HVAC Jobs Are in Need: What You'll Do as a Technician and How Much You'll Earn

July 21, 2021

If you’re considering a new, well-paying career, look no further than heating, ventilation and air conditioning. HVAC is one of the quickest-growing careers you can find, according to the U.S. Bureau of Labor Statistics, which estimates positions in this industry will grow by 13 percent by 2028.

There’s a few reasons why these positions are increasing so quickly. One is homeowners tapping into government incentives to upgrade to more energy-efficient comfort systems. Then there’s the discontinuation of R-22 Freon® refrigerants, which impacts old equipment. Lastly, there’s the red-hot home market and a property shortage that’s driven a boost in new construction homes.

One of the top needed careers is working as a HVAC technician. Learn more about what they do, how to become one and about how much you can expect to earn.

What Is an HVAC Technician?

A HVAC technician is an individual who repairs, installs and maintains heating and cooling systems. Most serve both residential and commercial customers. And, most important, you’ll be skilled with:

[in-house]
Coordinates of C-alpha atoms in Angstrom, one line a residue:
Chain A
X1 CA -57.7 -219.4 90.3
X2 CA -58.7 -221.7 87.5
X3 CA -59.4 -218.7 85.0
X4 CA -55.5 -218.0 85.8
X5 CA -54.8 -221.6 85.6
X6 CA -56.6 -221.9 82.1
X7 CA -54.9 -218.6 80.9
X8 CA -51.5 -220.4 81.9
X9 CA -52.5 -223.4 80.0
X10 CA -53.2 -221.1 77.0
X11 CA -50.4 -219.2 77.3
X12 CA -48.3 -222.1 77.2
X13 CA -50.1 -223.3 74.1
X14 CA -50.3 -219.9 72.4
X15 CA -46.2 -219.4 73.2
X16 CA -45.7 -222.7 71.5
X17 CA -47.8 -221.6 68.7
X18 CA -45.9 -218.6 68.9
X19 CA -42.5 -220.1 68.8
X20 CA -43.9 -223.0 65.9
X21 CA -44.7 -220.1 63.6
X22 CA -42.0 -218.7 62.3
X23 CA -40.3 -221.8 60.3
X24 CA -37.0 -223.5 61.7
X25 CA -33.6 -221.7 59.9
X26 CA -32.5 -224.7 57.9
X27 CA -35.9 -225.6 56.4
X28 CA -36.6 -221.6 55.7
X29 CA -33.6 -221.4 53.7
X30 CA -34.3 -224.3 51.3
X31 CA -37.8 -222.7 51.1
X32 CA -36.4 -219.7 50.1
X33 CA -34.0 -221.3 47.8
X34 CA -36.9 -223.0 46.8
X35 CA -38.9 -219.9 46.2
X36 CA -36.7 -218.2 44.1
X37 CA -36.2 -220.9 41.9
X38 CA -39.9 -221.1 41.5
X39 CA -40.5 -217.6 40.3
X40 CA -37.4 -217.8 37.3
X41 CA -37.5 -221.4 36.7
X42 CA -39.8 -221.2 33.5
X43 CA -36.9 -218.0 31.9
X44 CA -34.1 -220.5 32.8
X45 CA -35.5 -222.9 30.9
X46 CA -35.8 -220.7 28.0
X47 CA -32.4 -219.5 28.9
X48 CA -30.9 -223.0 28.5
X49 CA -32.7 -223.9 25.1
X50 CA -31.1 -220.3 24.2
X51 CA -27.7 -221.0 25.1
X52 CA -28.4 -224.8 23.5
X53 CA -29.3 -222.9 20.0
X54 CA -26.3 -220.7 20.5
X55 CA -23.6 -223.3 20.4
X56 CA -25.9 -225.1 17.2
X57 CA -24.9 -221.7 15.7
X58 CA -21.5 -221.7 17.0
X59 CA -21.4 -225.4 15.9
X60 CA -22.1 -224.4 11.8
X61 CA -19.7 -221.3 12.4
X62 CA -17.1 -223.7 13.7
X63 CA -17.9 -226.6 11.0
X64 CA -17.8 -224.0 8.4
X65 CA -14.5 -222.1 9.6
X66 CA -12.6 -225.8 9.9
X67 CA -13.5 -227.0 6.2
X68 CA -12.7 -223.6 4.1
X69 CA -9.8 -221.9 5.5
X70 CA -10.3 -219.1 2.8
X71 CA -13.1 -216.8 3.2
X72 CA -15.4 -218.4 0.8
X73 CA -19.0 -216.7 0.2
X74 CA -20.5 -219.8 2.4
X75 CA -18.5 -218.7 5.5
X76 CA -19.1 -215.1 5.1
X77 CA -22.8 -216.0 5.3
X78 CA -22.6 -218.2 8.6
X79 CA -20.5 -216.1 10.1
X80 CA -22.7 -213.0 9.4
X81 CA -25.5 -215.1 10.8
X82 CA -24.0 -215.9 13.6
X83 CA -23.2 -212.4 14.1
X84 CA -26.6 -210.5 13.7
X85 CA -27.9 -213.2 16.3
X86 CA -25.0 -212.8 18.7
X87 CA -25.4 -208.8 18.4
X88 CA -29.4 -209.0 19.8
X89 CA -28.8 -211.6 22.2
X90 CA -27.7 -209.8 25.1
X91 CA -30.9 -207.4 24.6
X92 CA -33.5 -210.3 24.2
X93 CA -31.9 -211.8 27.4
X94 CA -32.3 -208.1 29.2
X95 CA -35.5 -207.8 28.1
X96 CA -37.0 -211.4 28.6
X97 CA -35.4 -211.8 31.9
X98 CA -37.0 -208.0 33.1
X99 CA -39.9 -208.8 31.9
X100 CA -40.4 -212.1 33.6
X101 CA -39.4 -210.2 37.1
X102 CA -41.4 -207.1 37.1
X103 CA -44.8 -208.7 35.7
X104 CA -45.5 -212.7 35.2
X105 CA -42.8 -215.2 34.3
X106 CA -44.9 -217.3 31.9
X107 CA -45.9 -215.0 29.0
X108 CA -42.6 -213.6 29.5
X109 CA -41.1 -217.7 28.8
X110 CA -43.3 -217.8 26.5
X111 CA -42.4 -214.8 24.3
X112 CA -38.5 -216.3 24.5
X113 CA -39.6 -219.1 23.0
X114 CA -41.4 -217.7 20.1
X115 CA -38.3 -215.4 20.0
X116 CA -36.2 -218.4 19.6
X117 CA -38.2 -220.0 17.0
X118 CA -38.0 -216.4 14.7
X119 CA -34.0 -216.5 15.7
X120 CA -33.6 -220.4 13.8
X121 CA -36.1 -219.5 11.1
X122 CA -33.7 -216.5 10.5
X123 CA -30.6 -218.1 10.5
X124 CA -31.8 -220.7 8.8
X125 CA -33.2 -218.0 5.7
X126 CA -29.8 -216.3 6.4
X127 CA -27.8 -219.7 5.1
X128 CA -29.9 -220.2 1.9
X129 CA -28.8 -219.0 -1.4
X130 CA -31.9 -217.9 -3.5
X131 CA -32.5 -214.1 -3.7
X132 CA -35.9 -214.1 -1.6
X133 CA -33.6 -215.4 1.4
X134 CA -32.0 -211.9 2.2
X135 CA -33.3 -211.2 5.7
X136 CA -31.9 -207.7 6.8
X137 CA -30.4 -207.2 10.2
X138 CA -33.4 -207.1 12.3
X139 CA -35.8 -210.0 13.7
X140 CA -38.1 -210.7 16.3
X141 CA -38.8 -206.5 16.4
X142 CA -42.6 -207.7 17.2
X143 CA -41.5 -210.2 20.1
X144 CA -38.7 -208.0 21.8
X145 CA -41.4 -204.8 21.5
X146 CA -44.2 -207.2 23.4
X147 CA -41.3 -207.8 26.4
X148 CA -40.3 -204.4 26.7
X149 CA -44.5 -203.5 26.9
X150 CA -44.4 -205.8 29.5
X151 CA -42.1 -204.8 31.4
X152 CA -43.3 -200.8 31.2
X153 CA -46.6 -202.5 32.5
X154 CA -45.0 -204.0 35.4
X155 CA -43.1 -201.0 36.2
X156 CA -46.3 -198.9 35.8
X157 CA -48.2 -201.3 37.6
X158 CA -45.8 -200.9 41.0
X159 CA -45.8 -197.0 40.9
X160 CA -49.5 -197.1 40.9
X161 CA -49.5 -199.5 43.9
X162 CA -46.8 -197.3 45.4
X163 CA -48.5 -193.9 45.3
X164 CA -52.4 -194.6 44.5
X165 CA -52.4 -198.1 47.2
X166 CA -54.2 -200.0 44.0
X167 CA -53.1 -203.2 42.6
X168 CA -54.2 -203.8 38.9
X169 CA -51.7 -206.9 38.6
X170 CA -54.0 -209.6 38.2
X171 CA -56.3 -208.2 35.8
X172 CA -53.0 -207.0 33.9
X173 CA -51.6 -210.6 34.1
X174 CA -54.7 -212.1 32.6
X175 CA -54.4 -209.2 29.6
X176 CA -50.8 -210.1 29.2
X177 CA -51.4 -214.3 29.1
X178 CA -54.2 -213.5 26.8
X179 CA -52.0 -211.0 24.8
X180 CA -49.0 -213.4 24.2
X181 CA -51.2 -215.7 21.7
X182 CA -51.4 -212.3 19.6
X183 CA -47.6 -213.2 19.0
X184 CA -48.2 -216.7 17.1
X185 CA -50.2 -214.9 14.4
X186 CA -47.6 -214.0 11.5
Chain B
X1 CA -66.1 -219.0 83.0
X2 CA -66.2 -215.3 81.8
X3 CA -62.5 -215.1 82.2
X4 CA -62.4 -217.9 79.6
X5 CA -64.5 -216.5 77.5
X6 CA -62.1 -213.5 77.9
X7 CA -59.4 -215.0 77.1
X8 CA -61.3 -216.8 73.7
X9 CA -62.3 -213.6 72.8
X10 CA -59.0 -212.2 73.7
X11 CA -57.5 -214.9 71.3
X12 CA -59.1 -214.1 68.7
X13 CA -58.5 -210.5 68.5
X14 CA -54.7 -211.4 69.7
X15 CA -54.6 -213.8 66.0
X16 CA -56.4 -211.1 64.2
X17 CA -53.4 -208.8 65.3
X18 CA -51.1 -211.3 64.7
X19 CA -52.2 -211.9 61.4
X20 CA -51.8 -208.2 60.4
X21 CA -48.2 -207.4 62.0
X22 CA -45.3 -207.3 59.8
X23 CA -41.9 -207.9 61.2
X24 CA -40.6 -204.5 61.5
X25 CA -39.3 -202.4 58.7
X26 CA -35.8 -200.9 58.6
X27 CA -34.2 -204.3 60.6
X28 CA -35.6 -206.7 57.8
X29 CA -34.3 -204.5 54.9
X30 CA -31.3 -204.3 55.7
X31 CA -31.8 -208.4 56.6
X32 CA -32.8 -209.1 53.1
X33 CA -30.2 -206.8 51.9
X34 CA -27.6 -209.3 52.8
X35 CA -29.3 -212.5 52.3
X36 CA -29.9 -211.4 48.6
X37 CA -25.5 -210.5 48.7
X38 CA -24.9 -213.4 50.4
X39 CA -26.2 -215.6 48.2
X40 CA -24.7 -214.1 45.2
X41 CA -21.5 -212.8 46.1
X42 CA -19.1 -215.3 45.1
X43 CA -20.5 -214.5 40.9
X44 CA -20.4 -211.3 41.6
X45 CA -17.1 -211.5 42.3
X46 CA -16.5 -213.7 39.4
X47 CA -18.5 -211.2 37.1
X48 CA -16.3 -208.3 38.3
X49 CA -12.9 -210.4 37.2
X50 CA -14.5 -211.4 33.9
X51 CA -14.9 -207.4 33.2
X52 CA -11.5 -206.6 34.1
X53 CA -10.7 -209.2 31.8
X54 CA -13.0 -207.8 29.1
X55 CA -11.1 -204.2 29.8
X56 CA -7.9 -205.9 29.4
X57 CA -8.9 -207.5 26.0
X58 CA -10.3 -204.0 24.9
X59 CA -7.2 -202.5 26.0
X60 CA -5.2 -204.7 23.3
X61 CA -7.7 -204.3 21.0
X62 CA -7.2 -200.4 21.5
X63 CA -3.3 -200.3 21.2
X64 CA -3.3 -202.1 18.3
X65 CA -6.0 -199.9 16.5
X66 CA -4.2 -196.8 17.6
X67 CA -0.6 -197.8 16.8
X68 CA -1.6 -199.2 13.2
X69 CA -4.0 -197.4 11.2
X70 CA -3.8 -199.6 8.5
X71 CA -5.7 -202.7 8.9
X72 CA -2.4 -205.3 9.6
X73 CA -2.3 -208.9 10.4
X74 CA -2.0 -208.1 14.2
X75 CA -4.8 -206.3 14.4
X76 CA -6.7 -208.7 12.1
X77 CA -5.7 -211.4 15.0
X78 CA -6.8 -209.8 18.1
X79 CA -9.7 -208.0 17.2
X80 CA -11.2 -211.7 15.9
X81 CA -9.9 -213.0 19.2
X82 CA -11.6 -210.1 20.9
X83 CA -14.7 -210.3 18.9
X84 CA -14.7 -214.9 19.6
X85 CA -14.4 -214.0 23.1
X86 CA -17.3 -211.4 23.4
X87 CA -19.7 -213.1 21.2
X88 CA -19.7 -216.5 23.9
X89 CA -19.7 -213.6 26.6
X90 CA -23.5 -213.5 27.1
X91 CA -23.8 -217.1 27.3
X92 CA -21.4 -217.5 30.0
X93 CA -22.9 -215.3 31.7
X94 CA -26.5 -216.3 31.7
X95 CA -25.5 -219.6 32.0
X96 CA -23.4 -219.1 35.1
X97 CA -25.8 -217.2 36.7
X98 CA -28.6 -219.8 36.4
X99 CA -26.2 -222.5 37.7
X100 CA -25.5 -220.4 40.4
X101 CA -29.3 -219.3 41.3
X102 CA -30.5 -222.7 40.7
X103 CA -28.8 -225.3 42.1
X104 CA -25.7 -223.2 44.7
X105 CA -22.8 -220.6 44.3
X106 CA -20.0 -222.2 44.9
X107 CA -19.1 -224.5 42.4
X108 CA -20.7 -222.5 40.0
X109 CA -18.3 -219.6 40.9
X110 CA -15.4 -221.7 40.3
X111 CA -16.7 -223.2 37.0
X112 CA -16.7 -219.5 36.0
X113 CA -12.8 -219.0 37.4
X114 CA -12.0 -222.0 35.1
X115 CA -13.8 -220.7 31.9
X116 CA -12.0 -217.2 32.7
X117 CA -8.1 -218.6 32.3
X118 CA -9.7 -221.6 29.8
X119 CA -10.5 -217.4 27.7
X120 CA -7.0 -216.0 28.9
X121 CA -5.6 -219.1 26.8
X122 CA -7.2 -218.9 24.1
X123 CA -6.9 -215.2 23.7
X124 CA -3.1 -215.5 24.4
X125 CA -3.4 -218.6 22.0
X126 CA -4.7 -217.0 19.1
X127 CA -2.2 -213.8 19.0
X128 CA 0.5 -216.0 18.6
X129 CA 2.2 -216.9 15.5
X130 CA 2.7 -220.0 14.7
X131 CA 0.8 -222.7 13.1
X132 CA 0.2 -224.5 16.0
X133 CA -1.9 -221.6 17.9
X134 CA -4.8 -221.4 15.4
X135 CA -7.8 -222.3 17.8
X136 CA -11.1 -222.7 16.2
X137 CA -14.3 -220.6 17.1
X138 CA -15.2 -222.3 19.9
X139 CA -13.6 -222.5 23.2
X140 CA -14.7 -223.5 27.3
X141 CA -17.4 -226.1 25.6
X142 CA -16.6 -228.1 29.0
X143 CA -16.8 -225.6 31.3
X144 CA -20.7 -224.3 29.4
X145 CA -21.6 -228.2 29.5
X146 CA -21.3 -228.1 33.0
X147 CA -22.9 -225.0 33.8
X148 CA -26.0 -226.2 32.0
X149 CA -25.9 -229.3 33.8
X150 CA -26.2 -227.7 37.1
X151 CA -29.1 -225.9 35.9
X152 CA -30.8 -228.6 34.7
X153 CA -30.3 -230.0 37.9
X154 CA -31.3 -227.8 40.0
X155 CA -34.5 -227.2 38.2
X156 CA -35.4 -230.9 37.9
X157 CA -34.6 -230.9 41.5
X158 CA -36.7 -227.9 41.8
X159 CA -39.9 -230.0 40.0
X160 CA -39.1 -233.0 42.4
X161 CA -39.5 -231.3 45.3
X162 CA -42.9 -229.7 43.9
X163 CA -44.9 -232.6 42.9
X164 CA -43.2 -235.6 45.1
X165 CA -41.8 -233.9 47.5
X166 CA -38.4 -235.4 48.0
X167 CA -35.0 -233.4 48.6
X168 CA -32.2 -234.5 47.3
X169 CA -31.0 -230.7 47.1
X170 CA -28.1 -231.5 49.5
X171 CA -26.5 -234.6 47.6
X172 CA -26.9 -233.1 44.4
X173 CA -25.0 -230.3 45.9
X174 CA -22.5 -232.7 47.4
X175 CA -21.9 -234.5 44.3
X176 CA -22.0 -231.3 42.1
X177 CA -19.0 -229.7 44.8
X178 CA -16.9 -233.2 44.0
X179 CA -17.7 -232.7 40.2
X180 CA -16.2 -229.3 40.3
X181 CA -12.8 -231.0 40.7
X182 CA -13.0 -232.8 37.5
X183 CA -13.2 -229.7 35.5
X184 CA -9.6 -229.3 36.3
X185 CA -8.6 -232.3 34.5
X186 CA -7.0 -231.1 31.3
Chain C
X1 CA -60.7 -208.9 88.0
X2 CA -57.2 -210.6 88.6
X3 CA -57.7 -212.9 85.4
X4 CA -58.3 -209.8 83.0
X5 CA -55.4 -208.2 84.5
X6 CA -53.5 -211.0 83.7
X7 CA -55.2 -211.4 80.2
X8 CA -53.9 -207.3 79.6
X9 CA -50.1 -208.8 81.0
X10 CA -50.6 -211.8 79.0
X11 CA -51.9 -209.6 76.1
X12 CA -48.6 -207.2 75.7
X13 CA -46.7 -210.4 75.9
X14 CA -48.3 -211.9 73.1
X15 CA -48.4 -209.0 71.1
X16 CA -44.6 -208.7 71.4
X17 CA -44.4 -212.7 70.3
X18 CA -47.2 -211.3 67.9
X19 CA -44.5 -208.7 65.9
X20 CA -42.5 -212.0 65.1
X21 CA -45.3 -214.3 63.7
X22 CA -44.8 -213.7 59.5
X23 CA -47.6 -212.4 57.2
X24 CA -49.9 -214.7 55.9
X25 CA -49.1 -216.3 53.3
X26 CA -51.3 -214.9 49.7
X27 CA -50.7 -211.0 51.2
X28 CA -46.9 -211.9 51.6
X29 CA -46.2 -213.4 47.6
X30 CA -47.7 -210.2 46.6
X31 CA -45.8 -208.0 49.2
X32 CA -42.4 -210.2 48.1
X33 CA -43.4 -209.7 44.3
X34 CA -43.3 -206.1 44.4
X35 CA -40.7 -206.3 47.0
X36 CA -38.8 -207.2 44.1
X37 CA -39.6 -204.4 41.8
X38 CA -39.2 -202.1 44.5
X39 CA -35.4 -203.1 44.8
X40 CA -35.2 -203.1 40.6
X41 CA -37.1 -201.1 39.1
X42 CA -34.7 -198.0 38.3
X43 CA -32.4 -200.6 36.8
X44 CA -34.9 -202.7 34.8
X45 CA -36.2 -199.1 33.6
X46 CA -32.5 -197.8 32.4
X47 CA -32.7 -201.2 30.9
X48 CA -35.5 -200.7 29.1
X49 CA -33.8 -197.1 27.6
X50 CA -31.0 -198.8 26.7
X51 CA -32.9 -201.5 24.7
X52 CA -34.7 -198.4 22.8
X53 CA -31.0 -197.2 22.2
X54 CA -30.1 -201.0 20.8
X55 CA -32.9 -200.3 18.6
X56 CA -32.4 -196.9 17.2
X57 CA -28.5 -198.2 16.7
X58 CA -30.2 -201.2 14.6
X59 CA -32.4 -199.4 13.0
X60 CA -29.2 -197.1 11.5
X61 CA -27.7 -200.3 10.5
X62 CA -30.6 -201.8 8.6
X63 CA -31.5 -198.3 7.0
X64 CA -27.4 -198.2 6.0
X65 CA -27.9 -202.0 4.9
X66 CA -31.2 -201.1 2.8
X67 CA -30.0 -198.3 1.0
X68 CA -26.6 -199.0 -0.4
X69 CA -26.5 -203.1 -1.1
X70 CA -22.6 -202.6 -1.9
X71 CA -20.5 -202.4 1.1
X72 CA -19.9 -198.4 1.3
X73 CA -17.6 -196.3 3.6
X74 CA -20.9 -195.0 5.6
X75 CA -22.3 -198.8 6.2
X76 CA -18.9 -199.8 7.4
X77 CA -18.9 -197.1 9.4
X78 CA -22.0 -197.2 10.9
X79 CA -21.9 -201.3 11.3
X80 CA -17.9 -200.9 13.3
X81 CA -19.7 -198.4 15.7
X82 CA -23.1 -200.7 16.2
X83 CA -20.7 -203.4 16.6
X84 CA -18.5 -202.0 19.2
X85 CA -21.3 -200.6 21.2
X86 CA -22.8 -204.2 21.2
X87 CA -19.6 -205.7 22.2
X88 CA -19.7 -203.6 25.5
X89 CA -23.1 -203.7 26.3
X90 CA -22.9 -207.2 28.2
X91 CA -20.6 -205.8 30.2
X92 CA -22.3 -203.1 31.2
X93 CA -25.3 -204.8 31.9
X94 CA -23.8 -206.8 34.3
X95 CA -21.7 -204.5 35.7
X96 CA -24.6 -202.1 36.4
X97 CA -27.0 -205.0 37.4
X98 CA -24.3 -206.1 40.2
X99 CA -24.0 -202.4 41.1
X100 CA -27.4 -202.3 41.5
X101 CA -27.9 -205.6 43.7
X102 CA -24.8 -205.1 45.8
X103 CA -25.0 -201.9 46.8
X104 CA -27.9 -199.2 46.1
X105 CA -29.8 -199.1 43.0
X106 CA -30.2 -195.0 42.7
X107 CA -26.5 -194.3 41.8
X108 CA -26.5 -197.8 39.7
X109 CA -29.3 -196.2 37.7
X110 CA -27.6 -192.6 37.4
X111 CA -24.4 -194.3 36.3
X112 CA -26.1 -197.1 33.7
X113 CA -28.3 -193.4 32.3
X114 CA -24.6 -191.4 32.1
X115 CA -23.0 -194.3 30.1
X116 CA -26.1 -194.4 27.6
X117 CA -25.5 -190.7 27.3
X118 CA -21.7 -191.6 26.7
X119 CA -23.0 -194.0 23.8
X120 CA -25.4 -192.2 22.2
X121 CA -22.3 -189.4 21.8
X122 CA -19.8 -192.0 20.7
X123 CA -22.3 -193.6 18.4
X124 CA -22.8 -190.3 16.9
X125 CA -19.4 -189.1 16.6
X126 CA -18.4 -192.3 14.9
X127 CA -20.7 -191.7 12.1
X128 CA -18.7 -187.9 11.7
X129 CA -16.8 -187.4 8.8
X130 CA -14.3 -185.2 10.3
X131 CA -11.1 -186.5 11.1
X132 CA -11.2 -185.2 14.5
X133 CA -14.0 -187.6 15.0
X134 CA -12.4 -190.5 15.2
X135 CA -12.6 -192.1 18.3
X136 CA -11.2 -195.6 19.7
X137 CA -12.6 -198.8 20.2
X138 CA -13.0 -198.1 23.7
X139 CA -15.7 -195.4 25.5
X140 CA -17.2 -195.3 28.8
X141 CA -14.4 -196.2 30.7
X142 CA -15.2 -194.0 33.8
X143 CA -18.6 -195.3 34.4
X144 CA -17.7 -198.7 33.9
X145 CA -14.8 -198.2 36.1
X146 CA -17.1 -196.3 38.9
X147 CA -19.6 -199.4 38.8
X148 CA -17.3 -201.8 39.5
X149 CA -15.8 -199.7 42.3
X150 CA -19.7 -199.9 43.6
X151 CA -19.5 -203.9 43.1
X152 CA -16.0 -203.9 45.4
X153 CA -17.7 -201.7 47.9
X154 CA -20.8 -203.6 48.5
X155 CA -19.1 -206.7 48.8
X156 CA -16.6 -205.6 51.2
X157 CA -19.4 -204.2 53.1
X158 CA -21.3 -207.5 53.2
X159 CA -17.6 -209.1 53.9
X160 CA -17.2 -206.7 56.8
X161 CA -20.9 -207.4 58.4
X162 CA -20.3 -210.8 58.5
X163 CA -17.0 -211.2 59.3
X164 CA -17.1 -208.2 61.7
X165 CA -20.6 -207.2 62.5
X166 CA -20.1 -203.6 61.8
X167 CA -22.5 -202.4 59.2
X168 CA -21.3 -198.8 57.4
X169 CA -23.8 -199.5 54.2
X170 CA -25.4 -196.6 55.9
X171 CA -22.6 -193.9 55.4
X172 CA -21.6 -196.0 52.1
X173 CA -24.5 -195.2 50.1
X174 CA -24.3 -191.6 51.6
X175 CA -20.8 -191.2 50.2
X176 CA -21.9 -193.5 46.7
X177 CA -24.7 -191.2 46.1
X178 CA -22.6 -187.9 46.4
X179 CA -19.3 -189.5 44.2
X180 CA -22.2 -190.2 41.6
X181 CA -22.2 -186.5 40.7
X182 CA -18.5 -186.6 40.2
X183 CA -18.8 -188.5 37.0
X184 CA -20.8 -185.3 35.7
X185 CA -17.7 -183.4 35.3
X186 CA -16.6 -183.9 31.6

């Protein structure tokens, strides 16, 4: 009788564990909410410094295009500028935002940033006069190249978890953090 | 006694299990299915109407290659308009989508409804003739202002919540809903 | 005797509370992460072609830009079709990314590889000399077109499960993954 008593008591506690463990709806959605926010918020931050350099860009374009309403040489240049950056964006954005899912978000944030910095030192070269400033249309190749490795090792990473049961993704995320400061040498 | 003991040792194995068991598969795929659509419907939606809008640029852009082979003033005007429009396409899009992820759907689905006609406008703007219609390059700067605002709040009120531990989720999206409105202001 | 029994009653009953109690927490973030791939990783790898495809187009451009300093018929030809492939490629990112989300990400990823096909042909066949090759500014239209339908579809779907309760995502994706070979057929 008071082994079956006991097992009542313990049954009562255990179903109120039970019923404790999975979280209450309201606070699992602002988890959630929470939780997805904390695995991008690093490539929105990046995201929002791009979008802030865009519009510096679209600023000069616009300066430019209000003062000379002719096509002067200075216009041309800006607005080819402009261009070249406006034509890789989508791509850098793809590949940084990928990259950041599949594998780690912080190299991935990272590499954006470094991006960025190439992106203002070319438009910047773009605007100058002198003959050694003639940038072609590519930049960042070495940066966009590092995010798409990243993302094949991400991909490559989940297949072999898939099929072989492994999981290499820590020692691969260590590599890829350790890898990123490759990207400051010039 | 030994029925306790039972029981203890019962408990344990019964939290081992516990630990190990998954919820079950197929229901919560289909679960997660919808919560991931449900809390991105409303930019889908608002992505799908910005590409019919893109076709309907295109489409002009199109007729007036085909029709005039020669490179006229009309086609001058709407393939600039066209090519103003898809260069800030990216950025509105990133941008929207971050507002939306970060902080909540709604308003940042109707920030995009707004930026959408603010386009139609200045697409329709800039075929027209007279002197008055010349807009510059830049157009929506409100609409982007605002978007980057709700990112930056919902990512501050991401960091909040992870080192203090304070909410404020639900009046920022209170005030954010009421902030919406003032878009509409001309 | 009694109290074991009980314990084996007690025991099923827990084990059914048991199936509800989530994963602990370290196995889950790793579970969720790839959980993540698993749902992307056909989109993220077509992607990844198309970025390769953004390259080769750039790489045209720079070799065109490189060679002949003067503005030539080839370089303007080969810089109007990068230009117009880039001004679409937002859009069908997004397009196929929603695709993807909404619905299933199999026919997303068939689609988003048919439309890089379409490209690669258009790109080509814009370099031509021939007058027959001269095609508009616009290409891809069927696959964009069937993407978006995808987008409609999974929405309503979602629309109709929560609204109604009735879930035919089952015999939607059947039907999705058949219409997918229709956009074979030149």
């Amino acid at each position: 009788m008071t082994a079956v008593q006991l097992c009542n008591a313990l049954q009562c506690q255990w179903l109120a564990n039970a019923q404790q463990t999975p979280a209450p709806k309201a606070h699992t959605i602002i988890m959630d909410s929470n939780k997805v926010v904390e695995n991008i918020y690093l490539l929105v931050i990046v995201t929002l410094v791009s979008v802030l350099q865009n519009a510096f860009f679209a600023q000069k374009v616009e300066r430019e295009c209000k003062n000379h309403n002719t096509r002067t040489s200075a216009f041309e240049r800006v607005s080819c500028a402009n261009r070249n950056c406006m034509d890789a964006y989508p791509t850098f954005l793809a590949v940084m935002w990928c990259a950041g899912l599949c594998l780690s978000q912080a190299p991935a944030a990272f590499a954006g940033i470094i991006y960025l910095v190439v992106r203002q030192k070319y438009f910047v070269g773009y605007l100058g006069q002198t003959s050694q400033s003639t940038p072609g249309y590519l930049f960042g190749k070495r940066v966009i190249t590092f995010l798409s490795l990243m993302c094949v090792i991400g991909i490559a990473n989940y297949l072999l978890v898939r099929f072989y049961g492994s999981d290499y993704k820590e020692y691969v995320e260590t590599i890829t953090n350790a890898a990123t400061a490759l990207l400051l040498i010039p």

Some are HVAC-R professionals, which means they also can do refrigeration.

Is HVAC a Hard Career?

While HVAC can be physically difficult, it can also be very rewarding. As a technician you’ll need to be able to:

  • Work in difficult settings, such as tight or dirty spaces.
  • Work in hot or cold areas because equipment is usually outdoors.
  • Work evenings, weekends and overtime during peak days.

One of the most common misconceptions about HVAC is that it’s a blue-collar career. You need a distinct skill set, extensive instruction and ongoing certification.

It’s a fantastic career choice if you want to:

  • Not be saddled with excessive student debt.
  • Avoid working at a desk or in an office.
  • Have job security being sure your position can’t be outsourced.
  • Become your own boss and run your own profitable business.

How to Become an HVAC Technician

To become an HVAC technician, you will require a high school diploma or GED, plus comprehensive training. Other more specialized (and higher paying) HVAC positions usually require added education or endorsements.

You can become certified by attending classes at a community college or trade school. How long it takes to become an HVAC technician relies on the program, which is usually six months to two years. Your employer may also want NATE certification. This stands for North American Technician Excellence, this highly regarded endorsement expands your technical knowledge to help you better serve customers.

Career Explorer says that technicians who can work with tablets, electronics and troubleshooting will be in great demand as equipment updates.

Another benefit of working in HVAC is little to no student debt.

According to Midwest Technical Institute, attending a technical or trade school typically costs around $15,000. A community college typically costs around $5,000 annually. In contrast, the average student debt for a bachelor’s degree is $25,921.

A Day in the Life of an HVAC Technician